I always hated Bobby Knight. Let’s face it—it was easy to do, being in my position as a Purdue fan and all. And 30 years ago—February 23, 1985—when he decided to throw the chair across the court during that Purdue game, this lone act epitomized his very evilness and made me dislike him even more. The audacity of this coach to physically inject himself into this contest was reprehensible.
But all these years later, a conversation with author Joan Mellen has me on the cusp of rethinking my stance. When contacted about this anniversary, she was surprised. She couldn’t believe it had been so long ago and didn’t understand why anyone would want to mark such an occasion.
Mellen wrote a book about Knight in which she spent the better part of two years with the coach in the late 1980s. She was privy to a side of him hardly anyone ever saw except those in his inner circle. She saw the humanitarian streak many had heard about but couldn’t believe existed because of the way he conducted himself in public.
In her book Bob Knight: His Own Man, Mellen, a longtime professor at Temple University, was given unprecedented access to a man she calls a “genius.” She was impressed with him the very first time she saw him, while at a basketball clinic. “Knight told the coaches, ‘I never ask from a player what he can’t do,’” she said. “I was very impressed with that. It was a very down-to-earth approach.”
But when reflecting on Knight’s actions of that February day, Mellen said: “It’s really too bad that all these years later, [people remember].” Being from Philadelphia, she doesn’t realize people around here, a lot of people around here, do remember the event. It is part of our basketball history, like it or not.
Mellen described Knight’s reaction to the chair toss by saying “he saw [the resulting backlash of attention] as a distraction. It was an intemperate moment amongst many temperate moments for him.” She later added, “Of course it’s not right to throw a chair across the court. Listen, things happen. Everybody makes a mistake.”
And there it was. The moment of forgiveness hit me. After three decades, I could let it go and say to myself, “Yeah, 30 years ago Bob Knight threw a chair across the court in a game against Purdue, and it was freaking awesome!”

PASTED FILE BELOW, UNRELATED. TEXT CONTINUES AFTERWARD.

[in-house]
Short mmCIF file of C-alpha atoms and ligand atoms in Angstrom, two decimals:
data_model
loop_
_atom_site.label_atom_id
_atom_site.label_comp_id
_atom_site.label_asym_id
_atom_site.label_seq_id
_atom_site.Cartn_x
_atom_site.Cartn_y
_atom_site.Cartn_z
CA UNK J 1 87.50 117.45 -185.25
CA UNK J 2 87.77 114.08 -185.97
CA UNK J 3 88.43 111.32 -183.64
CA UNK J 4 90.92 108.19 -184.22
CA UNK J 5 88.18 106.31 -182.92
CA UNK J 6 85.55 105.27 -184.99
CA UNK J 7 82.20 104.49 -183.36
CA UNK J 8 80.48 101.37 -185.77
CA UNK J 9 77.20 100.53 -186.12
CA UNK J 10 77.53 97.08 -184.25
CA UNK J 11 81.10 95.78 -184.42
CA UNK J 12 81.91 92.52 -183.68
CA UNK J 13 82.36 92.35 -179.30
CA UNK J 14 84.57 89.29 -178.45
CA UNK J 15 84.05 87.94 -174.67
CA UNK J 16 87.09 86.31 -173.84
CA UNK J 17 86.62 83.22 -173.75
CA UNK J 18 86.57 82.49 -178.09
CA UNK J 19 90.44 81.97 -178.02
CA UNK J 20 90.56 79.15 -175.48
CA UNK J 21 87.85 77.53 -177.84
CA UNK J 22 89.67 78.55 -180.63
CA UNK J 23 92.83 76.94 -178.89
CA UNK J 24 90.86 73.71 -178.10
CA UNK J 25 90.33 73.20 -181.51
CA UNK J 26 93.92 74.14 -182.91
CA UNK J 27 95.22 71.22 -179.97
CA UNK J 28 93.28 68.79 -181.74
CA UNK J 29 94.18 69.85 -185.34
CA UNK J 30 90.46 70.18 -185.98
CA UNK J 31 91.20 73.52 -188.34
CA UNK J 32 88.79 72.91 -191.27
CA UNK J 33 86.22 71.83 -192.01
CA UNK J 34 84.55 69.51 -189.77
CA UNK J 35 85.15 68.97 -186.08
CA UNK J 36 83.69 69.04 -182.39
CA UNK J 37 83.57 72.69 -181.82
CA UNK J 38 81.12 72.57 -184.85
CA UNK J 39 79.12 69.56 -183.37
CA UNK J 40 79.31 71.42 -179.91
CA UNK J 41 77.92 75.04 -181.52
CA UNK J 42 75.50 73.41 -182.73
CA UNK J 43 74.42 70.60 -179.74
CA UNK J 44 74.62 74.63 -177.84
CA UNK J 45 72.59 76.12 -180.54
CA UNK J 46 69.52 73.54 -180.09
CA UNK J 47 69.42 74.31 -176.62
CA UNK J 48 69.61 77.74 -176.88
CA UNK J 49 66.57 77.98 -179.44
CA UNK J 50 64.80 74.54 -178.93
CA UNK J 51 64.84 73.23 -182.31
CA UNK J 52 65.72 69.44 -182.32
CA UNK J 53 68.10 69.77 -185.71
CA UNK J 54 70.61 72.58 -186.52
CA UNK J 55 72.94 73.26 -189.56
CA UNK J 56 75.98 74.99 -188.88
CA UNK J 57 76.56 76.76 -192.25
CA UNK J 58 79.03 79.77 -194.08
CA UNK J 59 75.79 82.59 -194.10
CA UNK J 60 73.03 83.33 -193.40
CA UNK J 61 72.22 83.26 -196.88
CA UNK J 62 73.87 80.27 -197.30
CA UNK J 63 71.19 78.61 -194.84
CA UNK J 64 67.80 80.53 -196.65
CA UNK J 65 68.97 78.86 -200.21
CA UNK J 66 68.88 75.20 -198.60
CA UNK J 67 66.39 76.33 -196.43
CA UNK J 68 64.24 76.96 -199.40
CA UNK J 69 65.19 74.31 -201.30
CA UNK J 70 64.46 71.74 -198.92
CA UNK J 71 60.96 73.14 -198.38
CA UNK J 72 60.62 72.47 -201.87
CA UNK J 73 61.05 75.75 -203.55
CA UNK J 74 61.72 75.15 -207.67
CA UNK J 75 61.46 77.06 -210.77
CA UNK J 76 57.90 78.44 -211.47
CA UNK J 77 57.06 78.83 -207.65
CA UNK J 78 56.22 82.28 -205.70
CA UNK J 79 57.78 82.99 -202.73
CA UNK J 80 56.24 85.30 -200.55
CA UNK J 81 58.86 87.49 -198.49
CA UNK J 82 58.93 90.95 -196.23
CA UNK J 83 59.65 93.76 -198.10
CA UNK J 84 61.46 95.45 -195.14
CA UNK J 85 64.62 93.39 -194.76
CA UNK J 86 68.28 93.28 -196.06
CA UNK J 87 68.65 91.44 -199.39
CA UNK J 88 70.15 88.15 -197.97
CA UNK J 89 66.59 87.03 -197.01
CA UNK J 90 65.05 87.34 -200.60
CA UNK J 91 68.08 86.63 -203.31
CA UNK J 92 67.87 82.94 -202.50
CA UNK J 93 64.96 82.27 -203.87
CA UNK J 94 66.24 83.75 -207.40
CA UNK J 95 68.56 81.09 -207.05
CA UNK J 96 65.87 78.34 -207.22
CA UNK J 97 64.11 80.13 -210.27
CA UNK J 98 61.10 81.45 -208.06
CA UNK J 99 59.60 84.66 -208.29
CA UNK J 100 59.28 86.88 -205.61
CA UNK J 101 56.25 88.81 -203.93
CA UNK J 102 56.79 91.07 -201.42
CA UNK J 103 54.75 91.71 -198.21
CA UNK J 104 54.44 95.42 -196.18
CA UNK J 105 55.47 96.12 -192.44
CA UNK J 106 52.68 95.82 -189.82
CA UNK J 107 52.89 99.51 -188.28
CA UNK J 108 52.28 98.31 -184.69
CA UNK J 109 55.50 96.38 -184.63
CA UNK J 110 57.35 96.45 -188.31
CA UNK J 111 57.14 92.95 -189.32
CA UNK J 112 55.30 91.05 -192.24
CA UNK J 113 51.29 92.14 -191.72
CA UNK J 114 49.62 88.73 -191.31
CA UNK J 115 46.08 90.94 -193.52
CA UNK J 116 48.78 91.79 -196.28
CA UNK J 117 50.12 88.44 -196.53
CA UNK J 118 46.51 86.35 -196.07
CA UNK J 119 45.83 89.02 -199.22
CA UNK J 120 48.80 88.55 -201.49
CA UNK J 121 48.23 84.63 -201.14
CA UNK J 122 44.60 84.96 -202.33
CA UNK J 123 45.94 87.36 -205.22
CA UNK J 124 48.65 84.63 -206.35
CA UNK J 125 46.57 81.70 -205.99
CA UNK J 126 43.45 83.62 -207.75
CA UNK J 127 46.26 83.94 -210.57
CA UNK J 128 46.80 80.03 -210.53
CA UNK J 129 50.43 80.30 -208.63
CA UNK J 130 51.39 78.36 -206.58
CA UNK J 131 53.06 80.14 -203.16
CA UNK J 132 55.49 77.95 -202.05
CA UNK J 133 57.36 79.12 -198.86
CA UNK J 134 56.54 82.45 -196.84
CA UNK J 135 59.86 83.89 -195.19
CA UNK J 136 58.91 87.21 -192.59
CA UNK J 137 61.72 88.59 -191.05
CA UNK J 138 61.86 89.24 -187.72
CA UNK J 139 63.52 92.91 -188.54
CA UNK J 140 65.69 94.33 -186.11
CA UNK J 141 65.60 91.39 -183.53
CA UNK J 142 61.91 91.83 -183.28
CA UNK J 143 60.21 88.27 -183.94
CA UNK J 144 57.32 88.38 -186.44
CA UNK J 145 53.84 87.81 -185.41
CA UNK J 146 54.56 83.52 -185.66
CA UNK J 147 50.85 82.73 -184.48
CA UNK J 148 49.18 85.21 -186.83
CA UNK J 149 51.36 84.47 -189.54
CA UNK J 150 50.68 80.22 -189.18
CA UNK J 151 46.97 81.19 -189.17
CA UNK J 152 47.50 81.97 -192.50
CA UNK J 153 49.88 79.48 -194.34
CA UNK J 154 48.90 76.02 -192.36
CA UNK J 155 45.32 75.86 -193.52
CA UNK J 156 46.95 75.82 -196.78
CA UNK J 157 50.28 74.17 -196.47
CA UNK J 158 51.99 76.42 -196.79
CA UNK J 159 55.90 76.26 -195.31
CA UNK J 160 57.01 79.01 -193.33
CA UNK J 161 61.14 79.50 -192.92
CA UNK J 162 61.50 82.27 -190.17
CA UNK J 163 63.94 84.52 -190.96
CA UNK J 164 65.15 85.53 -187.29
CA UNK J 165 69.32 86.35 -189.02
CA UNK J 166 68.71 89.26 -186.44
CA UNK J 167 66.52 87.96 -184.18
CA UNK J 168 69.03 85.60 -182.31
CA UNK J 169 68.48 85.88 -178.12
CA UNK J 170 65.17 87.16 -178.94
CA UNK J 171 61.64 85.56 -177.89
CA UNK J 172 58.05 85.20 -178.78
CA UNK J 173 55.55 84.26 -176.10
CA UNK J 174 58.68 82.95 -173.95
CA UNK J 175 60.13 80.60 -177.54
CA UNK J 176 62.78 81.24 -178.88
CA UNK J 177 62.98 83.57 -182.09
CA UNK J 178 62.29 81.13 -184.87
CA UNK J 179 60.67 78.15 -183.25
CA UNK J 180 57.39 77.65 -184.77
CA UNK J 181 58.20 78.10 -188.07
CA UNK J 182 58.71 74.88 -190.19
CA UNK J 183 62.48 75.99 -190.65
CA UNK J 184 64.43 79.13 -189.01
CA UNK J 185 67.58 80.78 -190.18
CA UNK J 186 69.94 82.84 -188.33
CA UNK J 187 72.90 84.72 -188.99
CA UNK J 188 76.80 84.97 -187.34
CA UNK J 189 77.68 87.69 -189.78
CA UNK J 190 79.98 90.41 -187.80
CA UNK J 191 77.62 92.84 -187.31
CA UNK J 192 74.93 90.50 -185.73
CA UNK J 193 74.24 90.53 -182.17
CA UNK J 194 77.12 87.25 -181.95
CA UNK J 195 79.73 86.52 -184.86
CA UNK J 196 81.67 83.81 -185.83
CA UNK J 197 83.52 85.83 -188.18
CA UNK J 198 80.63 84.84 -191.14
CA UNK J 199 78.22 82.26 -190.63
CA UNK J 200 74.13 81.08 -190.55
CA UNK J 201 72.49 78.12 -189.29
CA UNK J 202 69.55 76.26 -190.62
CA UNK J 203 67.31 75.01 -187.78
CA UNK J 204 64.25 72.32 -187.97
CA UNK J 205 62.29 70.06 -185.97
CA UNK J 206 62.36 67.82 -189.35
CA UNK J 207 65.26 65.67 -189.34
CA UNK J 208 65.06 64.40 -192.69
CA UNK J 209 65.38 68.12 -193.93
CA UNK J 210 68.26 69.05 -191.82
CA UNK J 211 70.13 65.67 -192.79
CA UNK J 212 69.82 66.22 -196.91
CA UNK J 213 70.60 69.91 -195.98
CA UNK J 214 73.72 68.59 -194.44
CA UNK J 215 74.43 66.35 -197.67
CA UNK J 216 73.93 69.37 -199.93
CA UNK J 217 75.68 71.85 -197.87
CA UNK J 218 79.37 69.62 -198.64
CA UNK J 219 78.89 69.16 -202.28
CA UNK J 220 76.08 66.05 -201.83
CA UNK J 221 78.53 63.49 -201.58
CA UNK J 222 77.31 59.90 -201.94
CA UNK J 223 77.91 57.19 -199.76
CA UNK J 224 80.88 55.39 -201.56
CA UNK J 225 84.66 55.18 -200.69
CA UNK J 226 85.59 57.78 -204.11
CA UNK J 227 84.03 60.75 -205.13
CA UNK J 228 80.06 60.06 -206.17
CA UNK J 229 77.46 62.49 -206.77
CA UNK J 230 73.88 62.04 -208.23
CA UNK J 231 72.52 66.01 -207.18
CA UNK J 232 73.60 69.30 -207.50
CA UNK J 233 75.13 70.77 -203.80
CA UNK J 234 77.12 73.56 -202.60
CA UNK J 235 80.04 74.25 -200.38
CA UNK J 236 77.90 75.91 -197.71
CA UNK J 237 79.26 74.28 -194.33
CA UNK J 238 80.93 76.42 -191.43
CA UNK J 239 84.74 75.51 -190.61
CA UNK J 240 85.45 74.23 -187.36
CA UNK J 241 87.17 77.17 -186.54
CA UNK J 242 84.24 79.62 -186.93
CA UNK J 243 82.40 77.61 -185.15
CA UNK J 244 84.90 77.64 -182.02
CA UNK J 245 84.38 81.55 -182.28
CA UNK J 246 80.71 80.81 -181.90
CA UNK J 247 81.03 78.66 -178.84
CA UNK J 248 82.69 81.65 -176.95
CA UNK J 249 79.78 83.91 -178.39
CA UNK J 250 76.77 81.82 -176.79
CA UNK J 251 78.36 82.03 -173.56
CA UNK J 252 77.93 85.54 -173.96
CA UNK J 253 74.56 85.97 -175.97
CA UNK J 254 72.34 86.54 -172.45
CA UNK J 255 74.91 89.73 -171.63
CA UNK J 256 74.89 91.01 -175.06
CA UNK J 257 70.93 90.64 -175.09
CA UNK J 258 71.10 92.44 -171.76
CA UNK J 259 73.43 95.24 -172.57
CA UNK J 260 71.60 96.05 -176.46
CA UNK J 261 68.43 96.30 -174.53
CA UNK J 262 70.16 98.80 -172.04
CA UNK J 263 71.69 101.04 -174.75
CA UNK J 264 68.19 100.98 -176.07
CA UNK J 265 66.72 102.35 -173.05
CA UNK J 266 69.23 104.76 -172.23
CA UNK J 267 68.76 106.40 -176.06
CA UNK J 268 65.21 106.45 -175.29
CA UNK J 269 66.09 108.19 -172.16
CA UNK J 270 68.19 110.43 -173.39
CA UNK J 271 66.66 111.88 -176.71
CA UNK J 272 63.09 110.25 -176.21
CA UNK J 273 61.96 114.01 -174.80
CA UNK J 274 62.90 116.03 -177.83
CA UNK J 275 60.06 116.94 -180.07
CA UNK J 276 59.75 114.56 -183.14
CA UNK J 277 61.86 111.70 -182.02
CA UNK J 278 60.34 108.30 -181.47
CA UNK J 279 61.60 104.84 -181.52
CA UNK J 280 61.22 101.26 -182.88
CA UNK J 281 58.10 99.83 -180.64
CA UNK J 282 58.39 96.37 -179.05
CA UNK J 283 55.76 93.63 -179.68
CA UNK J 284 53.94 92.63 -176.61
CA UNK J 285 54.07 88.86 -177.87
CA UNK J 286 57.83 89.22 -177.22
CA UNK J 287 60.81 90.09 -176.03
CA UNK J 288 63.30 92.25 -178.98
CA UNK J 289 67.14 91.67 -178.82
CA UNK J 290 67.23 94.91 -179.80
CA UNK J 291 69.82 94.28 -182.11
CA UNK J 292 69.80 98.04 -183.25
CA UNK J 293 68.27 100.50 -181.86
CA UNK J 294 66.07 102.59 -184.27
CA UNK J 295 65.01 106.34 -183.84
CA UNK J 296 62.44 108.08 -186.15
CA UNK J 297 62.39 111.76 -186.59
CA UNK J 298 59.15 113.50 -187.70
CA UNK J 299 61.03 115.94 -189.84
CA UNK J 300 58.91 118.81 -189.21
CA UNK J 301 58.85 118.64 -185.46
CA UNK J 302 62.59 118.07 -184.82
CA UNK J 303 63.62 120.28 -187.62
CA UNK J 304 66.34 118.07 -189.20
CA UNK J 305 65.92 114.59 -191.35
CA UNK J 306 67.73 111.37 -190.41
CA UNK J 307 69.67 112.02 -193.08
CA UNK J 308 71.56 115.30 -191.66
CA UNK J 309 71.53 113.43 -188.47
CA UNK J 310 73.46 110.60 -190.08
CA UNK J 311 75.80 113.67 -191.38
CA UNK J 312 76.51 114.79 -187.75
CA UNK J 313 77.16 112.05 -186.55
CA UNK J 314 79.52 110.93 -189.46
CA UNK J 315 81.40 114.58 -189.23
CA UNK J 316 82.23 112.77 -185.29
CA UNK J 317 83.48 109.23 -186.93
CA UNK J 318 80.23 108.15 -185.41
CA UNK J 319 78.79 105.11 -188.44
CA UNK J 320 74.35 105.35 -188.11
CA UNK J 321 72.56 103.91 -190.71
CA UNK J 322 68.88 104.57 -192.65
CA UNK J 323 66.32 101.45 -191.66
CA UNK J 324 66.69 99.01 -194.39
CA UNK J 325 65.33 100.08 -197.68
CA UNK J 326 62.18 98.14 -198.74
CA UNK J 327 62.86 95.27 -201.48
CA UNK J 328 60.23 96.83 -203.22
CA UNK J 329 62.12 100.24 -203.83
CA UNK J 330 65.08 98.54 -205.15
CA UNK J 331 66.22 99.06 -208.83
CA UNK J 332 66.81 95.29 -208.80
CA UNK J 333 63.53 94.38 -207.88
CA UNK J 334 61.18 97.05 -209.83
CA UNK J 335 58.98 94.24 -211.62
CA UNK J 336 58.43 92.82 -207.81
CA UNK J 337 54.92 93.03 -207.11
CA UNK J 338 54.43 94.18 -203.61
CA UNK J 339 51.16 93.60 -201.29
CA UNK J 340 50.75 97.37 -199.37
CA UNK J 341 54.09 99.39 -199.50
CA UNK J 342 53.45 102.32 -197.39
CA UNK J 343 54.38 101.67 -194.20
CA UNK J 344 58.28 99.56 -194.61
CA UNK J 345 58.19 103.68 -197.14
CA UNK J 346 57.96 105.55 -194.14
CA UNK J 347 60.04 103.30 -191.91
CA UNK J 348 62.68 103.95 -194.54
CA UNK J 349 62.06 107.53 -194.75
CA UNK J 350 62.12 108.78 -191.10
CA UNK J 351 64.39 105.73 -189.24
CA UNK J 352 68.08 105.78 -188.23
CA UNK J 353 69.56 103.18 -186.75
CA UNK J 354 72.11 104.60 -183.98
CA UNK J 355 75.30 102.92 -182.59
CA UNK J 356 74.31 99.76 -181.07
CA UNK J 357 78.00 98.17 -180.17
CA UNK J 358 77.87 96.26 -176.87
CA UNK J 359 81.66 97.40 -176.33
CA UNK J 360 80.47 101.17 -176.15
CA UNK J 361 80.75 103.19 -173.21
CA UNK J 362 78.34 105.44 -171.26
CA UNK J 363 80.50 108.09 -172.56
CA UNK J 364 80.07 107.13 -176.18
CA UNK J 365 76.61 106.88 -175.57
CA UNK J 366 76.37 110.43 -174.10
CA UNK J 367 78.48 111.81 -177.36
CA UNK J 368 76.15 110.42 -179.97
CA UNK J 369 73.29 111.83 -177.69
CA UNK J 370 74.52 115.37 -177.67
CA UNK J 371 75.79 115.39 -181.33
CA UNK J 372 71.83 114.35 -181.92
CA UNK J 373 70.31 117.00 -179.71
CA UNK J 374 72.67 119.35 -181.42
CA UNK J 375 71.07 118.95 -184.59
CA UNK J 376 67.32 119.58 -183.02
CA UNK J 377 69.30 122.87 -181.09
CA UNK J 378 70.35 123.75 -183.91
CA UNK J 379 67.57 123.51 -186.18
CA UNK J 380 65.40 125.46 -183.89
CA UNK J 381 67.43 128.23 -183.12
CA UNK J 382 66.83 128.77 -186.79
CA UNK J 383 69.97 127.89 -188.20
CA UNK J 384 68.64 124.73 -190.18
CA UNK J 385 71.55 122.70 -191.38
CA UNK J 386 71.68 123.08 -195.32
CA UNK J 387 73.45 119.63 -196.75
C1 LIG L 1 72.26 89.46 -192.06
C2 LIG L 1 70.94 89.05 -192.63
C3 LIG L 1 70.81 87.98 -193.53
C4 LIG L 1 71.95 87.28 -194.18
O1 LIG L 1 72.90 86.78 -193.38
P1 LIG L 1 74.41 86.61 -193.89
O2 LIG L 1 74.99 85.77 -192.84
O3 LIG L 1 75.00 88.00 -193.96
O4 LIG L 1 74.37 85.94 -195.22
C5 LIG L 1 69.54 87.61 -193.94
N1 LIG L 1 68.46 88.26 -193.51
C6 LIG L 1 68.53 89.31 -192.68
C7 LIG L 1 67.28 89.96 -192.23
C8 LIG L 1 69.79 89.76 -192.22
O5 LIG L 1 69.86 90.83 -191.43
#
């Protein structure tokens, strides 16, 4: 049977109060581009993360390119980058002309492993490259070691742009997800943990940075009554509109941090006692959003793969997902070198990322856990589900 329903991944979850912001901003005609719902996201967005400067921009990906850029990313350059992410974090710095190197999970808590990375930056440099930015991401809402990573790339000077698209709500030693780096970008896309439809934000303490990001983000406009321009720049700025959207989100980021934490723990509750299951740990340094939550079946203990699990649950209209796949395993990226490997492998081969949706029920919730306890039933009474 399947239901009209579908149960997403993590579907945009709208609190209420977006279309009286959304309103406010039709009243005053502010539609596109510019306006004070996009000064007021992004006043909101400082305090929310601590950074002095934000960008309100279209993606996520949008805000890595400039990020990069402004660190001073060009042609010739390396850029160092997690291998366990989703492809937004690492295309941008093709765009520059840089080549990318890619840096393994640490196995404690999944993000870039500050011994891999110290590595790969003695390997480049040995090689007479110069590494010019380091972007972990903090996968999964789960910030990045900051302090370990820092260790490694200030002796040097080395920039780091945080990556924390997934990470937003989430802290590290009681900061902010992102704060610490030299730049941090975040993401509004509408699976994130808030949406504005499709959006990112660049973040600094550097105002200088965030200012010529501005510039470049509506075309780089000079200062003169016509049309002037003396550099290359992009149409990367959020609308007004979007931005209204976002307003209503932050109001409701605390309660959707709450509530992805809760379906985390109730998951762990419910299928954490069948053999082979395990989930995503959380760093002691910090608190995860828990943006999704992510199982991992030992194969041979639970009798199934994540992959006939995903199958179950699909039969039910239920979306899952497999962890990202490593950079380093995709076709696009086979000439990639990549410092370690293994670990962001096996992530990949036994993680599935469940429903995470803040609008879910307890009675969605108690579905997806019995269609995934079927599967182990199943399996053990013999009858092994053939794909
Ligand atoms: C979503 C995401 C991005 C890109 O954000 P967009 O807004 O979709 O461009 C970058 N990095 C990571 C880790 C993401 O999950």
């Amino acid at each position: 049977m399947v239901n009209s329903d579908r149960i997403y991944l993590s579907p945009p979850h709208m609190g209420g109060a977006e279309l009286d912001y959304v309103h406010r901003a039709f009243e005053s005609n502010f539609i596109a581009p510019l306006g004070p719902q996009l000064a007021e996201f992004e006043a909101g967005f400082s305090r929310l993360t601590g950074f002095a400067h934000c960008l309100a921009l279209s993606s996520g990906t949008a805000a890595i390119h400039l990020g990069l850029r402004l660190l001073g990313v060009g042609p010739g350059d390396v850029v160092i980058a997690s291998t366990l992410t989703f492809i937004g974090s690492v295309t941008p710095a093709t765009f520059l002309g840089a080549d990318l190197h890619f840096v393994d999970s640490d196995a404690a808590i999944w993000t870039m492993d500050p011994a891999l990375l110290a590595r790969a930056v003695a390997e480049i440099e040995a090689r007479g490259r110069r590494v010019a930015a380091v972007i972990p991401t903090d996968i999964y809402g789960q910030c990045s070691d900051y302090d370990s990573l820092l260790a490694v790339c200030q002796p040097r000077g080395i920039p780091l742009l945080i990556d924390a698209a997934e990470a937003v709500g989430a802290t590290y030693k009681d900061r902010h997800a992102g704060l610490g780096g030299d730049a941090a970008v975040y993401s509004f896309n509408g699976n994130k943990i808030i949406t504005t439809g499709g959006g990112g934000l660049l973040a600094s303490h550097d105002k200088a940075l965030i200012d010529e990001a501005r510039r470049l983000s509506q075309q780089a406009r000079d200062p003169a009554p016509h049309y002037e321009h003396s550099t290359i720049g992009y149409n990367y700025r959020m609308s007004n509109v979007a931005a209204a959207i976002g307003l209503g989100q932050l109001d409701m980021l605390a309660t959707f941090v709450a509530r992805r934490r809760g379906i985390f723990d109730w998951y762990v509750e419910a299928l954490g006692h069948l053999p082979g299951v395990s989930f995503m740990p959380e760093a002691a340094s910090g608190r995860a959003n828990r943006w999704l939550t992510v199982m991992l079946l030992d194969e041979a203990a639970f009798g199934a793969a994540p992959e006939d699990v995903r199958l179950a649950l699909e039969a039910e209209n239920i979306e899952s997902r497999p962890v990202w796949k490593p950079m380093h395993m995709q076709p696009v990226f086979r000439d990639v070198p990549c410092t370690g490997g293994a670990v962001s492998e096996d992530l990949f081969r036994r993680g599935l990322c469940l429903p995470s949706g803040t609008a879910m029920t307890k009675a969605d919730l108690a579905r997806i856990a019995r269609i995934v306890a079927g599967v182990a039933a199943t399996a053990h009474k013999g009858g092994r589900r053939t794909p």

“Bob Knight is not the type of person who explains himself,” said Mellen. “He figures everybody should know.” Bingo. Nail on the head.
Once he wasn’t coaching against Purdue anymore, my stance against Knight softened. I enjoy his color-commentating during games, and I think he has done a fine job playing a version of himself in the occasional commercial. These have given him a kinder, gentler persona.
Mellen has always seen Knight that way.
Unsolicited, she offered two stories that demonstrate Knight’s nobility. There’s the time she was sitting in practice and a former player, already graduated, came over to her and said he lost his scholarship but continued to play for the Hoosiers despite footing the bill. “When he was done, Knight gave him a check for the full amount of his education.”
Then there was the time when Mellen was under the weather and Knight arranged for her to be taken to the hospital and undergo a battery of tests. Knight paid the bill for the services. “He was a very honest and good man,” said Mellen. “He was the definition of the right thing to do. He tried to define what was right.”
But just as the coach tried to define what was right, he was an occasional poster child for just the opposite, and Mellen admits the coach was a little unrestrained.
“Bob Knight has standards,” she said. “The man has standards.” She went on to say that Knight is an “absolutely extraordinary human being. I hope they [IU fans] look back and appreciate him.”
Well, I for one appreciate all of his shenanigans the years he coached Indiana. He always treated Purdue and its fans as the enemy, so he was always an easy target. I concur with Mellen when she said, “I look back on the whole thing with fondness.”
But 30 years? Really? Seems like yesterday.